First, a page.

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Compensate for LF roll off on cardioid mics

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Compensate for LF roll off on cardioid mics

Postby twotoedsloth » Wed Apr 23, 2014 5:11 pm

Does anyone use an EQ boost to compensate for the low frequency attenuation inherent to cardioid mics? For example, I frequently record classical music with pairs of Neumann KM184s and KM183s, using the KM183s primarily for the bass, and the KM184s in ORTF. Would it be feasible to just use the KM184s with an EQ bump in the low register?
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Re: Compensate for LF roll off on cardioid mics

Postby Hugh Robjohns » Wed Apr 23, 2014 5:18 pm

Well you can if the mic is used at a reasonable distance from the source... the KM184 is about 6dB down at 40Hz, so a gentle LF bell can help, but you have to be careful not to boost the VLF too much as that may well reveal problems with unwanted rumbles (hence using a bell, not a shelf).

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Re: Compensate for LF roll off on cardioid mics

Postby twotoedsloth » Wed Apr 23, 2014 5:25 pm

Thanks.

I'll give this a try tonight. I'll still set up the omnis in AB, but hopefully I won't need them.

Do you recommend a bump at 40hz, then a highpass filter at 30hz? Tonight I am recording a vocal recital, but tomorrow it will be string quartet, and they are notoriously unforgiving compared to singers who are usually pleased just to hear themselves.

Again, many thanks.
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Re: Compensate for LF roll off on cardioid mics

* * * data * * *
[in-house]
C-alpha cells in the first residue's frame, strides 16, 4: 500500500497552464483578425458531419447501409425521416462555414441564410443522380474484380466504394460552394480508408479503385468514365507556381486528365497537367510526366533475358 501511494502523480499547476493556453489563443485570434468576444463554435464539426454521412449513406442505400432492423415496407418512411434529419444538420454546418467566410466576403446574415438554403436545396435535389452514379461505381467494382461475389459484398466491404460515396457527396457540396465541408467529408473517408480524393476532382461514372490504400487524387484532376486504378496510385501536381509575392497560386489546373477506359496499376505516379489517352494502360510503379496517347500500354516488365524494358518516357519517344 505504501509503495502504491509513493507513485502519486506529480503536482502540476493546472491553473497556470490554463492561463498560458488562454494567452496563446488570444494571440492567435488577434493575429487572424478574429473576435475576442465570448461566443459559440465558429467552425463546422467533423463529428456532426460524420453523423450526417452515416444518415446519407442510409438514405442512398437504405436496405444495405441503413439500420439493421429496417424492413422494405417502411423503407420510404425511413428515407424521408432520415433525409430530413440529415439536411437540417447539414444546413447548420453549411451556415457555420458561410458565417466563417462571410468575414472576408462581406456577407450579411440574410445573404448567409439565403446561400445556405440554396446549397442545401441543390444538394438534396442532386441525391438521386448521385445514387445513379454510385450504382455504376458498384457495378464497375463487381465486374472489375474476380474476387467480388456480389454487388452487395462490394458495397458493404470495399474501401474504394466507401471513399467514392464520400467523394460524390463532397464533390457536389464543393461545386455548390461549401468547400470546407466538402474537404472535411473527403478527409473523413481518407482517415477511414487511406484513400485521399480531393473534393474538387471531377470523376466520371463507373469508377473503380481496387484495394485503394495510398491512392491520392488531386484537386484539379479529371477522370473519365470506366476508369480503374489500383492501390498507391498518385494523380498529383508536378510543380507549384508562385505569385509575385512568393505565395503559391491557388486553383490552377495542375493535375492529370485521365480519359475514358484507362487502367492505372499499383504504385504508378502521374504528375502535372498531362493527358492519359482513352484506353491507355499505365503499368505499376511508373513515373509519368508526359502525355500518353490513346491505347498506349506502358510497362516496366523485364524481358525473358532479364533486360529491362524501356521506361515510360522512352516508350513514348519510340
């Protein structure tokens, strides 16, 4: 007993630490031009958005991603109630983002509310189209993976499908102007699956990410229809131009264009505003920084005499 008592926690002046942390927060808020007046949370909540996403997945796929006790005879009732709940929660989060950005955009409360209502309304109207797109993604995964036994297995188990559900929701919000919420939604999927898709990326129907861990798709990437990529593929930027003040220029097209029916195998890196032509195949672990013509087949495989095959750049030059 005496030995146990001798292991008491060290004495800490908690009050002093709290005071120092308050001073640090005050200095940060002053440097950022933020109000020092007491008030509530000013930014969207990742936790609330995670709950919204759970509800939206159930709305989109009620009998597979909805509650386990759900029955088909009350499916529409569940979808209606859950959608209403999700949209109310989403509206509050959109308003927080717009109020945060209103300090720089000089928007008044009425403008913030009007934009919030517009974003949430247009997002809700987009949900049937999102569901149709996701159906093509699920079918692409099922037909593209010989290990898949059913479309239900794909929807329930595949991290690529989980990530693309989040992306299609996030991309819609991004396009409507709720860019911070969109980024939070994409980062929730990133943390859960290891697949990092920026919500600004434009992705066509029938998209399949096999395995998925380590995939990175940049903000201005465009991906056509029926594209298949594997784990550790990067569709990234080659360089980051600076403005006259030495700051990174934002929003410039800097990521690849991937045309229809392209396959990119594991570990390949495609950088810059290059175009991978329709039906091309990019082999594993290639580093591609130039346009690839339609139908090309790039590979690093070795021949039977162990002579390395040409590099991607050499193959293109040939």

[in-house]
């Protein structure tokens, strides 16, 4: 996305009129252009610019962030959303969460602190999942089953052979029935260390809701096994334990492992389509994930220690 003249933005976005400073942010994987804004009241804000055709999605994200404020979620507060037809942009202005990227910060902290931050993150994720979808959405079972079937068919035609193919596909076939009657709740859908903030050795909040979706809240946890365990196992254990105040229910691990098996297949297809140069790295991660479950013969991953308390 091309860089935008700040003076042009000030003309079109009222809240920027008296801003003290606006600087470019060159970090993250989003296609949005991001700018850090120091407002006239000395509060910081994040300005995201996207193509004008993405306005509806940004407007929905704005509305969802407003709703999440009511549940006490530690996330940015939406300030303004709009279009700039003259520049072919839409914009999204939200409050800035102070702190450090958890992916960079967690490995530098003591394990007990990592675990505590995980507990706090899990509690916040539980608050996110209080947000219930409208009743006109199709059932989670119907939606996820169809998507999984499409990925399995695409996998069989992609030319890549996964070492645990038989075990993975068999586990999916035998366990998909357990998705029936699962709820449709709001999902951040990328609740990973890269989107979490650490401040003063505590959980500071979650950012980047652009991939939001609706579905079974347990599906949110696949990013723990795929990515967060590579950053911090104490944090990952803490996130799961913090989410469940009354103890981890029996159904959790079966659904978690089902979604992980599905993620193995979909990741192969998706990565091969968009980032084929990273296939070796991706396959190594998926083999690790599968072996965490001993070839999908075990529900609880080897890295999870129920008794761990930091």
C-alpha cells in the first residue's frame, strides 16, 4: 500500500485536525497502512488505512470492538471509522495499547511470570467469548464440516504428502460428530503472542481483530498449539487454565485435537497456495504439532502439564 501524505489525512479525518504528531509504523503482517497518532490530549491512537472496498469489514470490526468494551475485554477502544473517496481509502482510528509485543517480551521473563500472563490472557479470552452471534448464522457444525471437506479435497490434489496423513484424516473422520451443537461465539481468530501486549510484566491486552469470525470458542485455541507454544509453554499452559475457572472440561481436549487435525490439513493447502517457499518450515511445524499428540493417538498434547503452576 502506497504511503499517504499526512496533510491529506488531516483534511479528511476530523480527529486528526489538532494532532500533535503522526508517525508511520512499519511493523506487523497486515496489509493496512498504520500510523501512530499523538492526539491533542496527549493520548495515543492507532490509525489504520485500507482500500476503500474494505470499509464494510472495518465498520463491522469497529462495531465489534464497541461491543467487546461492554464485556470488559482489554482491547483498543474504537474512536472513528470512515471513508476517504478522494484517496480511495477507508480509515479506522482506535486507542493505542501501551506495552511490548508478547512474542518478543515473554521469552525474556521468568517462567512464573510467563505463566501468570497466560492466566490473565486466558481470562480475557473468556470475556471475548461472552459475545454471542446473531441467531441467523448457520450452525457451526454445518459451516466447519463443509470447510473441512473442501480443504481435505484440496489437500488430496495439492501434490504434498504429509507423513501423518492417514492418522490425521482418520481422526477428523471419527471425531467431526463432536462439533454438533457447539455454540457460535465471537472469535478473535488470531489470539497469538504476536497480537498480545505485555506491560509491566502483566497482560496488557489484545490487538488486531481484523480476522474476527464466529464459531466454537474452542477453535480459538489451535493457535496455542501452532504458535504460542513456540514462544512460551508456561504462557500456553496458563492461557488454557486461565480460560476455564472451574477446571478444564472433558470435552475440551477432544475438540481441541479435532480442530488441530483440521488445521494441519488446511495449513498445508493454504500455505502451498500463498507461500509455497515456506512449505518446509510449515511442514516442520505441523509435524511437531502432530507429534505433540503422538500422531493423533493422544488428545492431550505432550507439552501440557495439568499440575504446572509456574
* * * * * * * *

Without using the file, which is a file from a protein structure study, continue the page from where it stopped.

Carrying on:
Postby Sam Inglis » Wed Apr 23, 2014 5:44 pm

The lowest open string on a cello has a fundamental frequency of 65Hz, so it's unlikely there would be much wanted signal to boost at 40Hz in a string quartet.
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Re: Compensate for LF roll off on cardioid mics

Postby twotoedsloth » Wed Apr 23, 2014 5:56 pm

This is a bit perplexing. If the low frequencies go missing at 40hz, but the lowest note of the cello is 65hz, the cardioid mics should be just fine. Except, there is a very audible difference when I add in the omnis.
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Re: Compensate for LF roll off on cardioid mics

Postby John Willett » Wed Apr 23, 2014 6:31 pm

twotoedsloth wrote:Does anyone use an EQ boost to compensate for the low frequency attenuation inherent to cardioid mics? For example, I frequently record classical music with pairs of Neumann KM184s and KM183s, using the KM183s primarily for the bass, and the KM184s in ORTF. Would it be feasible to just use the KM184s with an EQ bump in the low register?

Well - you could use the KM184s as an ORTF pair and have the pair of KM183 as omni outriggers to bring up the bass end.

Cardioid microphones such as the Sennheiser MKH 40 and 8040 have a very much better lower end than normal cardioid mics as they are RF condensers and are flat down to a much lower frequency.

Personally, I don't like to add artificial bass to a mic., but get the bass end by choice of microphone and positioning.
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Re: Compensate for LF roll off on cardioid mics

Postby twotoedsloth » Wed Apr 23, 2014 7:14 pm

Yes, this is what I'm already doing, ORTF in the center, and a wide AB pair of omnis.

I guess that there's no way around this?
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Re: Compensate for LF roll off on cardioid mics

Postby Sam Inglis » Wed Apr 23, 2014 7:45 pm

twotoedsloth wrote:This is a bit perplexing. If the low frequencies go missing at 40hz, but the lowest note of the cello is 65hz, the cardioid mics should be just fine. Except, there is a very audible difference when I add in the omnis.

Well, the roll-off begins higher up than 65Hz, so it's not surprising they sound different. But if you want to use EQ boost to compensate for it, in this case it might be better to boost a little higher up than 40Hz.
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Re: Compensate for LF roll off on cardioid mics

Postby Hugh Robjohns » Wed Apr 23, 2014 9:34 pm

As Sam says, the roll-off starts quite high -- maybe around 200Hz or so -- but its a very gentle slope. So if you want to use eq to bolster the low end you'll need to experiment with a wide bell centred around 80 Hz maybe, and adding only a couple of dB boost.